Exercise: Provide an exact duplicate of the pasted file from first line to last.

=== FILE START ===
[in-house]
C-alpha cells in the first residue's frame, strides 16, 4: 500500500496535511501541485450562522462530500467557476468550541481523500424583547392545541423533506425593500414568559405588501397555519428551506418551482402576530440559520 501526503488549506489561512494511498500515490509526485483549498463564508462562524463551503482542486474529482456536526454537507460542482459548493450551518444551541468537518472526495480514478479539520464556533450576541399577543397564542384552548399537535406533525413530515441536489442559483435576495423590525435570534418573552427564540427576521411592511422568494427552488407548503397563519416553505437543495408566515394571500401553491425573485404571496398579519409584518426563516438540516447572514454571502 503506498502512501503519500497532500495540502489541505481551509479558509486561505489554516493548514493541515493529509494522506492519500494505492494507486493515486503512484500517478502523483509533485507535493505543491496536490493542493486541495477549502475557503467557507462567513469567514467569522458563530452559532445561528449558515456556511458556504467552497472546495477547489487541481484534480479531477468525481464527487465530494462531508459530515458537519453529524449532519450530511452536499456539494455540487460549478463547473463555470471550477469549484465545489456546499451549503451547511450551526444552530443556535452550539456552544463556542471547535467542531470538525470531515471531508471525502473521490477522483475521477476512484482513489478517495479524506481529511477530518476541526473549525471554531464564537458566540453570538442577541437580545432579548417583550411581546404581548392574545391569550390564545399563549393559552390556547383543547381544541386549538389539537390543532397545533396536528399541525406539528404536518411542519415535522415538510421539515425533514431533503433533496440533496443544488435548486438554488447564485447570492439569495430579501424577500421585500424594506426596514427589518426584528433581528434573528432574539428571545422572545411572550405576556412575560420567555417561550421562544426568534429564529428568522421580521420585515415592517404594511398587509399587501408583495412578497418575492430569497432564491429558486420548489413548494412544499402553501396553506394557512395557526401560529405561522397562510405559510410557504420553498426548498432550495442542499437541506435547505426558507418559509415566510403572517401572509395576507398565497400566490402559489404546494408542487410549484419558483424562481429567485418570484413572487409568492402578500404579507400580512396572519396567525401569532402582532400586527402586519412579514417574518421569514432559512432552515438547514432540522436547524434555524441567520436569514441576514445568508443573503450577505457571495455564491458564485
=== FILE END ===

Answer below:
[in-house]
C-alpha cells in the first residue's frame, strides 16, 4: 500500500496535511501541485450562522462530500467557476468550541481523500424583547392545541423533506425593500414568559405588501397555519428551506418551482402576530440559520 501526503488549506489561512494511498500515490509526485483549498463564508462562524463551503482542486474529482456536526454537507460542482459548493450551518444551541468537518472526495480514478479539520464556533450576541399577543397564542384552548399537535406533525413530515441536489442559483435576495423590525435570534418573552427564540427576521411592511422568494427552488407548503397563519416553505437543495408566515394571500401553491425573485404571496398579519409584518426563516438540516447572514454571502 503506498502512501503519500497532500495540502489541505481551509479558509486561505489554516493548514493541515493529509494522506492519500494505492494507486493515486503512484500517478502523483509533485507535493505543491496536490493542493486541495477549502475557503467557507462567513469567514467569522458563530452559532445561528449558515456556511458556504467552497472546495477547489487541481484534480479531477468525481464527487465530494462531508459530515458537519453529524449532519450530511452536499456539494455540487460549478463547473463555470471550477469549484465545489456546499451549503451547511450551526444552530443556535452550539456552544463556542471547535467542531470538525470531515471531508471525502473521490477522483475521477476512484482513489478517495479524506481529511477530518476541526473549525471554531464564537458566540453570538442577541437580545432579548417583550411581546404581548392574545391569550390564545399563549393559552390556547383543547381544541386549538389539537390543532397545533396536528399541525406539528404536518411542519415535522415538510421539515425533514431533503433533496440533496443544488435548486438554488447564485447570492439569495430579501424577500421585500424594506426596514427589518426584528433581528434573528432574539428571545422572545411572550405576556412575560420567555417561550421562544426568534429564529428568522421580521420585515415592517404594511398587509399587501408583495412578497418575492430569497432564491429558486420548489413548494412544499402553501396553506394557512395557526401560529405561522397562510405559510410557504420553498426548498432550495442542499437541506435547505426558507418559509415566510403572517401572509395576507398565497400566490402559489404546494408542487410549484419558483424562481429567485418570484413572487409568492402578500404579507400580512396572519396567525401569532402582532400586527402586519412579514417574518421569514432559512432552515438547514432540522436547524434555524441567520436569514441576514445568508443573503450577505457571495455564491458564485